When working with clients I always emphasize the importance of full and frank disclosure of all of their assets and income.
Many clients are reluctant to disclose all of their assets or income to their former spouse for various reasons. One reason is that they feel that it is none of their spouse’s business, a second is that they own an asset that their spouse has never been aware of, and a third is that they simply can’t be bothered to collect and provide the extensive documents which are required to be produced to provide full disclosure.
Non-disclosure can be fatal. There is a decision of the British Columbia Supreme Court Cunha v. Cunha (1994), 99 B.C.L.R. (2d) 93 (S.C.) which states:
“Non-disclosure of assets is the cancer of matrimonial property litigation”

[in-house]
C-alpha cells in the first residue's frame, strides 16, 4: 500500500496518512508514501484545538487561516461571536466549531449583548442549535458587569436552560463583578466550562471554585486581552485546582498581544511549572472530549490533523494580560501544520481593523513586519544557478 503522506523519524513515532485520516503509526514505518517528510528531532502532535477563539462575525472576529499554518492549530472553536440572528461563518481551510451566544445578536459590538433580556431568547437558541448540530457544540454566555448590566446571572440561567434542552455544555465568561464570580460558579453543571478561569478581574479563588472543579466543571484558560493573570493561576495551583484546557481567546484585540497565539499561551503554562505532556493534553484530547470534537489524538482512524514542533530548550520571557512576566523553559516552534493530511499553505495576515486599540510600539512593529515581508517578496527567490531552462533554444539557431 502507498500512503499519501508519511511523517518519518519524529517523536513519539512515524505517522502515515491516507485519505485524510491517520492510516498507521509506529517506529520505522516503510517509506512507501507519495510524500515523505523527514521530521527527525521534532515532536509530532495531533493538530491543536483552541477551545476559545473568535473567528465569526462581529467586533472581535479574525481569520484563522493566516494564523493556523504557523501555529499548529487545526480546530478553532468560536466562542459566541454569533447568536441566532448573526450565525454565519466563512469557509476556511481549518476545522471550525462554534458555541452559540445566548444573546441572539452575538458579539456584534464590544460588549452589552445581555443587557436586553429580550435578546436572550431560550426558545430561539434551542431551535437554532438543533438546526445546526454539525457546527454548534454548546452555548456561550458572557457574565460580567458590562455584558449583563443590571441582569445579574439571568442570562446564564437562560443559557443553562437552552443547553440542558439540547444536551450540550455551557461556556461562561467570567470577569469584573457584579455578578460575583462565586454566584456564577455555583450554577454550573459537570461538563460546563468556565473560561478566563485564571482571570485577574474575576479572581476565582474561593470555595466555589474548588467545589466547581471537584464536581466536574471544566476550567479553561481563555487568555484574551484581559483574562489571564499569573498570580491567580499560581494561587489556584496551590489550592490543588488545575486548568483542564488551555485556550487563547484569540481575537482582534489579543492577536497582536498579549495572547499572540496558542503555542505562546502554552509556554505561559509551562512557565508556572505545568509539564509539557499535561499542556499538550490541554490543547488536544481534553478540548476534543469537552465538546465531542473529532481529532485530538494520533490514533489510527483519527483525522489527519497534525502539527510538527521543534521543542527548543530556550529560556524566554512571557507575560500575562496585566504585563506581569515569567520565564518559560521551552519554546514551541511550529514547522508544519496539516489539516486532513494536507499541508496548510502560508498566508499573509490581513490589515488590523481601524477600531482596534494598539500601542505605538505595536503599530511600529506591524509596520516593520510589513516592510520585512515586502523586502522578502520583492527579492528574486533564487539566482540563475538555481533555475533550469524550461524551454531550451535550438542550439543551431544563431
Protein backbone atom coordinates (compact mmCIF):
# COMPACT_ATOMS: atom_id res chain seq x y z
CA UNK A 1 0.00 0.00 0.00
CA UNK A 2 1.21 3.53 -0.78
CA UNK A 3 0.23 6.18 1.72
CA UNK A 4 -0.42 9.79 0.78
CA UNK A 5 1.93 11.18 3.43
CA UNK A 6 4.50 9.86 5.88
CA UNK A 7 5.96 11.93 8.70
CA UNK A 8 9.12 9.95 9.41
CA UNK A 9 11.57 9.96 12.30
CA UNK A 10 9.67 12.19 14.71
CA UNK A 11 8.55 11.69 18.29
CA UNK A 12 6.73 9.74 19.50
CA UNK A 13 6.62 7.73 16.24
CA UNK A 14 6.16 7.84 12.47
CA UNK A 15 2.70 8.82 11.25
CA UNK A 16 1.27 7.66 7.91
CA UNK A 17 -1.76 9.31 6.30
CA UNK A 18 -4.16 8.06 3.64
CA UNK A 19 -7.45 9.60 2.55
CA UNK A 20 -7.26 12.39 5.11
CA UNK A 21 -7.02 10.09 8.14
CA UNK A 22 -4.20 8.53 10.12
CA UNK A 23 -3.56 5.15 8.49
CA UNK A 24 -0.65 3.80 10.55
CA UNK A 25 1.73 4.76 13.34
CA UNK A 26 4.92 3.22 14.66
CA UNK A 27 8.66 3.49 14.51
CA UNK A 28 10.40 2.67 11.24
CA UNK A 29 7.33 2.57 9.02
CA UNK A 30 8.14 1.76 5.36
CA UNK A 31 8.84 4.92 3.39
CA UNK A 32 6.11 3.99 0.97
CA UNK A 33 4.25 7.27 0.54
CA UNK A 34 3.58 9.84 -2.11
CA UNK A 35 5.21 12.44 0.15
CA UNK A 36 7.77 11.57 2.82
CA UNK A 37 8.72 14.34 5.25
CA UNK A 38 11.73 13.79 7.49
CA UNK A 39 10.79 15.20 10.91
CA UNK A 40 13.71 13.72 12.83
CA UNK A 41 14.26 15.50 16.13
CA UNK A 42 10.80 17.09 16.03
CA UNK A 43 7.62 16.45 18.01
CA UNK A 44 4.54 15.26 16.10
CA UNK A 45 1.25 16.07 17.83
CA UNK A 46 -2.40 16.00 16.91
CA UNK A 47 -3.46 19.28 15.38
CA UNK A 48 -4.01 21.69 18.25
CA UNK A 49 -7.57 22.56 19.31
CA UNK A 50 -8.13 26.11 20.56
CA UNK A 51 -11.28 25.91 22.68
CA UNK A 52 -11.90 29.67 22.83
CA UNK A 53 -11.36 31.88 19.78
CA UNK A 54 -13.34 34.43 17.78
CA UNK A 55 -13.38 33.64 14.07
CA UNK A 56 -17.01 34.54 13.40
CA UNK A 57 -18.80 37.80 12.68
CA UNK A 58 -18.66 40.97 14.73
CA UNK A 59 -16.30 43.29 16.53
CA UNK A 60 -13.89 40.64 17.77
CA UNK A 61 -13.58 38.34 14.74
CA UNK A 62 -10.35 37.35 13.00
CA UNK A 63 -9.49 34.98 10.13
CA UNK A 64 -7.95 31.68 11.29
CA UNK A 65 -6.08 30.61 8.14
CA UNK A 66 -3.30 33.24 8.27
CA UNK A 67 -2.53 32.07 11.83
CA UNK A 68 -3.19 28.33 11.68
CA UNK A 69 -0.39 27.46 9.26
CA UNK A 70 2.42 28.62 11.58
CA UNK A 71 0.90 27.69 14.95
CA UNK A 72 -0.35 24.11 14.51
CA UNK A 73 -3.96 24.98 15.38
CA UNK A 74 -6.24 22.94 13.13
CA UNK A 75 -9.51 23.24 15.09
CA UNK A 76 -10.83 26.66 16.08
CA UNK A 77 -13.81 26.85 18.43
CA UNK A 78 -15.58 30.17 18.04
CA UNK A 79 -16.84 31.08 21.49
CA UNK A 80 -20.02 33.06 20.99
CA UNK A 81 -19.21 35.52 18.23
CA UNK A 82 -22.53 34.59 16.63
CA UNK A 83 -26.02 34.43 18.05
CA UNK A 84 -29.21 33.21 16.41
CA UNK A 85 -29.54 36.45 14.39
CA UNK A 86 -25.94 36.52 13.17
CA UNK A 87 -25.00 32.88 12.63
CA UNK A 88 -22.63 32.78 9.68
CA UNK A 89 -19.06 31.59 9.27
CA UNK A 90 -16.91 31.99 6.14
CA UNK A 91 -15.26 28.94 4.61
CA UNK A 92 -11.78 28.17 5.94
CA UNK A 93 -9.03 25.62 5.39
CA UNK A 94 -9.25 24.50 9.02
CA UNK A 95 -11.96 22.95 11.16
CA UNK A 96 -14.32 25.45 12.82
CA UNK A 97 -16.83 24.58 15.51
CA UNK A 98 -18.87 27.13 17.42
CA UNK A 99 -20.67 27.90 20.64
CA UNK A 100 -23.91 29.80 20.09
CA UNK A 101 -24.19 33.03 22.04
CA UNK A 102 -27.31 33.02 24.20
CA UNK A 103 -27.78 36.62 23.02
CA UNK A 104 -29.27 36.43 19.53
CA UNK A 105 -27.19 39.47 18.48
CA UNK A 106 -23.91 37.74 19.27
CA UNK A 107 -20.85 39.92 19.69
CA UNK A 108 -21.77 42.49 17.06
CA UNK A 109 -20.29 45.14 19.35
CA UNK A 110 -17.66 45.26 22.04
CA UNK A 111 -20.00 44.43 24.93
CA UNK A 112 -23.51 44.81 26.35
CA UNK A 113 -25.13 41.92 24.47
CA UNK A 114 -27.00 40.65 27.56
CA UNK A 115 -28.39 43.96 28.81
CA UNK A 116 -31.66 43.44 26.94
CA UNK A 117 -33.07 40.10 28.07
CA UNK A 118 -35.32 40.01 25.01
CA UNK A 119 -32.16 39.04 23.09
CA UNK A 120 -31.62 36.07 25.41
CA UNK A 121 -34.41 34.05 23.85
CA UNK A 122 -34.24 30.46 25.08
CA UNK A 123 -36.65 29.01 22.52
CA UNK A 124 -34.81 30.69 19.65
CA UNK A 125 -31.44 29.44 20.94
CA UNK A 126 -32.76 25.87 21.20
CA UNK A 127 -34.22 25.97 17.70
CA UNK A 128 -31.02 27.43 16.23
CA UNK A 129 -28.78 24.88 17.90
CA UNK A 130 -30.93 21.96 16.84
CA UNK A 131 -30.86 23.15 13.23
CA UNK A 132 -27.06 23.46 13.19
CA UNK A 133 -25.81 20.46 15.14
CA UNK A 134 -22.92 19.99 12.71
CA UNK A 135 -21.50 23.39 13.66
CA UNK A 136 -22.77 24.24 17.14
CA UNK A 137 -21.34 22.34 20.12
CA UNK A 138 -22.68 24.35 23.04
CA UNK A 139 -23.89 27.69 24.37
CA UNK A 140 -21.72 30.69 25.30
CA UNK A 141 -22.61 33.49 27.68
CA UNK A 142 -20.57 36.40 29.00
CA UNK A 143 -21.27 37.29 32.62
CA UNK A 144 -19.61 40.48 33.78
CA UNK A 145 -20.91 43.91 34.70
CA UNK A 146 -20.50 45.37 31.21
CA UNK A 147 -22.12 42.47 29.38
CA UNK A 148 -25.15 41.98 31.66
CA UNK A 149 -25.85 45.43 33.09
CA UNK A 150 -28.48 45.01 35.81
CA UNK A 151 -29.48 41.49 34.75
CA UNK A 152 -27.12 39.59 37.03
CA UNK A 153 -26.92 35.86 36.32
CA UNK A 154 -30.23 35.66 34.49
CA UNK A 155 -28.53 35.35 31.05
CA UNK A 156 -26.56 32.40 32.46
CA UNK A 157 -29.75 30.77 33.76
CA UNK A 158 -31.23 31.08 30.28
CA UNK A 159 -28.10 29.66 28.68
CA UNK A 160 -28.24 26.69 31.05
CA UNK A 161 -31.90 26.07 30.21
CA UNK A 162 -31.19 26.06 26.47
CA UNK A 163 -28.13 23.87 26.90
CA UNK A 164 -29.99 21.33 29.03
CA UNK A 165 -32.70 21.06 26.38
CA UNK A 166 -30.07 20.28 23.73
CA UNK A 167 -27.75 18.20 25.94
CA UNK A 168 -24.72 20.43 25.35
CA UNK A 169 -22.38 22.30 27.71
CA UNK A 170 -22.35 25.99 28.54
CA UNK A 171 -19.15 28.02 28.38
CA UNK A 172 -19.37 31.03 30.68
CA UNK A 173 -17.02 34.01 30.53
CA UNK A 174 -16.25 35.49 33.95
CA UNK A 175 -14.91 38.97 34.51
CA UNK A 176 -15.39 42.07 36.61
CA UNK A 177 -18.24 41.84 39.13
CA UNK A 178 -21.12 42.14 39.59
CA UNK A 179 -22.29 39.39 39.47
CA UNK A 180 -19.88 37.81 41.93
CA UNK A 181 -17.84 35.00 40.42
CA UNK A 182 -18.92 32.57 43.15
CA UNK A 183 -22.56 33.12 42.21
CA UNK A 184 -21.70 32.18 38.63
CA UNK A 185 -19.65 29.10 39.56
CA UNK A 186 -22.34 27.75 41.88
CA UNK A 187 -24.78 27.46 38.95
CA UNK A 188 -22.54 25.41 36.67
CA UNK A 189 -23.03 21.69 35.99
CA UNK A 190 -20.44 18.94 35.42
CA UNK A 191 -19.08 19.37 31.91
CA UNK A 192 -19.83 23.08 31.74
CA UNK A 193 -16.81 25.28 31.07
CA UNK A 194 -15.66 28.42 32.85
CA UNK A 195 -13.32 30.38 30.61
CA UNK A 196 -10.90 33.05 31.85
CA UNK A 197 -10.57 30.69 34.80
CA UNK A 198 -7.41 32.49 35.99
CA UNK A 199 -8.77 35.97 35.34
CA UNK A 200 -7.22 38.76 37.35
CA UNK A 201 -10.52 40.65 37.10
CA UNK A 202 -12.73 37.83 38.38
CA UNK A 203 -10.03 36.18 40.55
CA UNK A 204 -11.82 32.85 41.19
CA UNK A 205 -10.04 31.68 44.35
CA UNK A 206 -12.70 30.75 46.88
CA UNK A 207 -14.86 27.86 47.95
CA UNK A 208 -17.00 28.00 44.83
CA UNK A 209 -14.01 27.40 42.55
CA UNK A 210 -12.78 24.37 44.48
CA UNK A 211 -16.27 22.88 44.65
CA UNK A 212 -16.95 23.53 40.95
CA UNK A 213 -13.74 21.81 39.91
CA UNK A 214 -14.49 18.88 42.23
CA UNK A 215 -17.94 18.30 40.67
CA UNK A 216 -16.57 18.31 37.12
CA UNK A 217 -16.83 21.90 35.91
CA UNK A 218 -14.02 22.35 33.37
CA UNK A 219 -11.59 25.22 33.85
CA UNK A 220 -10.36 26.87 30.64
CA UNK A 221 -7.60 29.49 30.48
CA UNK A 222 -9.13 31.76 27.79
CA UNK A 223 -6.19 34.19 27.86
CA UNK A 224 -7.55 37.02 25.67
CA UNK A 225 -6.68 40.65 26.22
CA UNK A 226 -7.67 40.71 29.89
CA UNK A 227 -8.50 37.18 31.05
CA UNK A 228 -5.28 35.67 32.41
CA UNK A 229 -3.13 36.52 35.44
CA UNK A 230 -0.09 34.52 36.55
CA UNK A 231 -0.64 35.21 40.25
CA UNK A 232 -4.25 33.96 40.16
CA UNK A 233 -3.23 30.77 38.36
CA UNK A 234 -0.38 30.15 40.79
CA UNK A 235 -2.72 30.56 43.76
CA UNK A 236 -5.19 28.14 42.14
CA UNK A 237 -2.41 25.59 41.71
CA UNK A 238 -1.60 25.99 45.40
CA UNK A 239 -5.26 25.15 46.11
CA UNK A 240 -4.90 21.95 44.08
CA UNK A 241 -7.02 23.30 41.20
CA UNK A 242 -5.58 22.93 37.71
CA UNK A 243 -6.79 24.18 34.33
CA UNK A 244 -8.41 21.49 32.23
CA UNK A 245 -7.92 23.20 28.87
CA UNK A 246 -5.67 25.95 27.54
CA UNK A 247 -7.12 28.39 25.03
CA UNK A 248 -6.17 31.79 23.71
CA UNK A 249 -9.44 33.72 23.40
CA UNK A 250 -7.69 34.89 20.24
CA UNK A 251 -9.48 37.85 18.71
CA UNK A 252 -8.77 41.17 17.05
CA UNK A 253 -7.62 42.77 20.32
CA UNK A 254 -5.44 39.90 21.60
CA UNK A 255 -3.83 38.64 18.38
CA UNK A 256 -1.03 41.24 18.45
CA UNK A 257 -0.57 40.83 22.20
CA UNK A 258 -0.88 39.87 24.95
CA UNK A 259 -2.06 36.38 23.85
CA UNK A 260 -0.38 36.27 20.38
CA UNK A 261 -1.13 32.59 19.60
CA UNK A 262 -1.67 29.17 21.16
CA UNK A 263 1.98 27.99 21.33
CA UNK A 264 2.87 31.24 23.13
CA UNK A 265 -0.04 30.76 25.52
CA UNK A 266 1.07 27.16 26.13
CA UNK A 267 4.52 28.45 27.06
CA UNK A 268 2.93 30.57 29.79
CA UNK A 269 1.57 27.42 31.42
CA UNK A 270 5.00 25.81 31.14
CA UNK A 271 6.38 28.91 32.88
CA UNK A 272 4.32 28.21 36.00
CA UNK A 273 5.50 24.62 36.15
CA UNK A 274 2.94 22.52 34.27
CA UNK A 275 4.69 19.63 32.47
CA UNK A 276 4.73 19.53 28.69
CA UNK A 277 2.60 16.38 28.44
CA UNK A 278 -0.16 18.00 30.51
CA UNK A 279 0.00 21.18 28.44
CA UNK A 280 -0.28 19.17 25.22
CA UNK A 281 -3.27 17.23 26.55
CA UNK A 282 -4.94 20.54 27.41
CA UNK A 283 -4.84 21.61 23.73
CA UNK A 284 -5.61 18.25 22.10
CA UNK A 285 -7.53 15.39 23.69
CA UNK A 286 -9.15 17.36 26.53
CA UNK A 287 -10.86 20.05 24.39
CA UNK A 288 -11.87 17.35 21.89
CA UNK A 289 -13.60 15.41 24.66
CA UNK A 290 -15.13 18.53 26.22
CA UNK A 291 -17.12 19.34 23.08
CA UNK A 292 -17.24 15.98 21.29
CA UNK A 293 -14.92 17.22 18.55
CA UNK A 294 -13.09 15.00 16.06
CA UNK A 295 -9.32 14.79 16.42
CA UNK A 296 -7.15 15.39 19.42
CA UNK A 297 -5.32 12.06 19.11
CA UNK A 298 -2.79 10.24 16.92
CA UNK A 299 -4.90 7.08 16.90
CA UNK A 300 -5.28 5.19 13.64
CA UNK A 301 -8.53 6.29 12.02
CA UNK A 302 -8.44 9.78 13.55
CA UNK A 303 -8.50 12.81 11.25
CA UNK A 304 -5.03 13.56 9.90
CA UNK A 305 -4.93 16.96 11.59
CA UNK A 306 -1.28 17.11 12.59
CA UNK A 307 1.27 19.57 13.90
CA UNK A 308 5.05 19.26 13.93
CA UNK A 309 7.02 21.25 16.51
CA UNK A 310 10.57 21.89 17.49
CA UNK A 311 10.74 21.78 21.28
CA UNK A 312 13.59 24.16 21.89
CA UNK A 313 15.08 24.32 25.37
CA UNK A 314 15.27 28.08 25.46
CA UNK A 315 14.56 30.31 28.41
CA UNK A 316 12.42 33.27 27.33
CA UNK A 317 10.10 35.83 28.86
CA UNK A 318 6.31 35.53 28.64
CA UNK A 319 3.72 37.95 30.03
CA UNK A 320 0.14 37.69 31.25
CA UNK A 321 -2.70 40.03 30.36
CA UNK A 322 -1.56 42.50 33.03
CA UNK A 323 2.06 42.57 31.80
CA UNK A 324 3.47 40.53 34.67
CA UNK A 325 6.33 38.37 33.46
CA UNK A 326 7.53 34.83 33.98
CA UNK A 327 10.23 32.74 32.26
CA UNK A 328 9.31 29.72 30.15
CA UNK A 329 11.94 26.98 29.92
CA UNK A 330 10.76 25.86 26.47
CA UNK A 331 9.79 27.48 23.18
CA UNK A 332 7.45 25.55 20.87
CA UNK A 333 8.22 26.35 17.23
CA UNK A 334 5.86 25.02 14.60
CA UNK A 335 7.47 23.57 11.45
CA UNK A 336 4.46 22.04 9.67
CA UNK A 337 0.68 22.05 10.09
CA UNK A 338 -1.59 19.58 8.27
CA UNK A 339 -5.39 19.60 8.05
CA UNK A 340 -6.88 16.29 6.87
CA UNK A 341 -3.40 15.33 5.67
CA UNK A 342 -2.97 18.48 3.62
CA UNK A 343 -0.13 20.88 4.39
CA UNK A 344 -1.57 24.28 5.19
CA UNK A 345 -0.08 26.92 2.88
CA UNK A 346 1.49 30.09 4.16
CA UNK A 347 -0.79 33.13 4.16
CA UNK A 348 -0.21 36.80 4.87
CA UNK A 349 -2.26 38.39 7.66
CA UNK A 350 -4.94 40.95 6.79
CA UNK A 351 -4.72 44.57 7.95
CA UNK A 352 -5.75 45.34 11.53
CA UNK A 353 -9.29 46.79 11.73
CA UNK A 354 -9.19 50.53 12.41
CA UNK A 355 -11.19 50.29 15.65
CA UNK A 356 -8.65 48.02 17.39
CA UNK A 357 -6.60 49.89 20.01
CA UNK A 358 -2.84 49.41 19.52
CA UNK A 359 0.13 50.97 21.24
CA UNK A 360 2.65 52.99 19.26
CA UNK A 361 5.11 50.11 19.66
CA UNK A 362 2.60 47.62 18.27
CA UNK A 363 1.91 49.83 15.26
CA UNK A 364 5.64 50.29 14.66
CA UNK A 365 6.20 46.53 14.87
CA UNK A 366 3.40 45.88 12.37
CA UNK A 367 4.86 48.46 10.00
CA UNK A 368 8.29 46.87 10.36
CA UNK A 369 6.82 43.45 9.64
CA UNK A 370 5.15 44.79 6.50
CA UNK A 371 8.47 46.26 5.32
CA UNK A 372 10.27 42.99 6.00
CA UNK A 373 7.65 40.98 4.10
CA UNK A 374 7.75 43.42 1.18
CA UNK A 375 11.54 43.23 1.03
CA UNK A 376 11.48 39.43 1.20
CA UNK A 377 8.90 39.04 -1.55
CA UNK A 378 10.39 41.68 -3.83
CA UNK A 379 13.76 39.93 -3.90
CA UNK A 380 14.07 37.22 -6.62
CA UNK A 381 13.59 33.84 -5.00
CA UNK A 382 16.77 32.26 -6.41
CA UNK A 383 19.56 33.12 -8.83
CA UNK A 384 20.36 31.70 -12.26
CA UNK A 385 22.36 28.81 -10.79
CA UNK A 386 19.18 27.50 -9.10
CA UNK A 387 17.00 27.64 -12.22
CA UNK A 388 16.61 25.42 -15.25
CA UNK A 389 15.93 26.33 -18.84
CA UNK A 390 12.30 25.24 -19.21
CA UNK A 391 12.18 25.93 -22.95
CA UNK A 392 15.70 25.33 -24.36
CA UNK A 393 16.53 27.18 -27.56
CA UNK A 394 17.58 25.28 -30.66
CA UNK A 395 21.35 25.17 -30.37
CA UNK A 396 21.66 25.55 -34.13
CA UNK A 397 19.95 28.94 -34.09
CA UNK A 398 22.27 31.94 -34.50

A separation agreement that is signed without full disclosure can be easily set aside by a court in the future.
Also if one party goes to court and the judge finds that they have not cooperated in disclosing fully their property and their income the judge can make assumptions that they are hiding assets or income which are at least equal to the assets or income which they have disclosed and make orders accordingly. Judges can also deal with non-disclosure by awarding costs or double costs to the other spouse.
In summary there is no surer way to lose one’s credibility before a judge than to be caught not disclosing property and/or income and the consequences can be severe.
Deborah A. Todd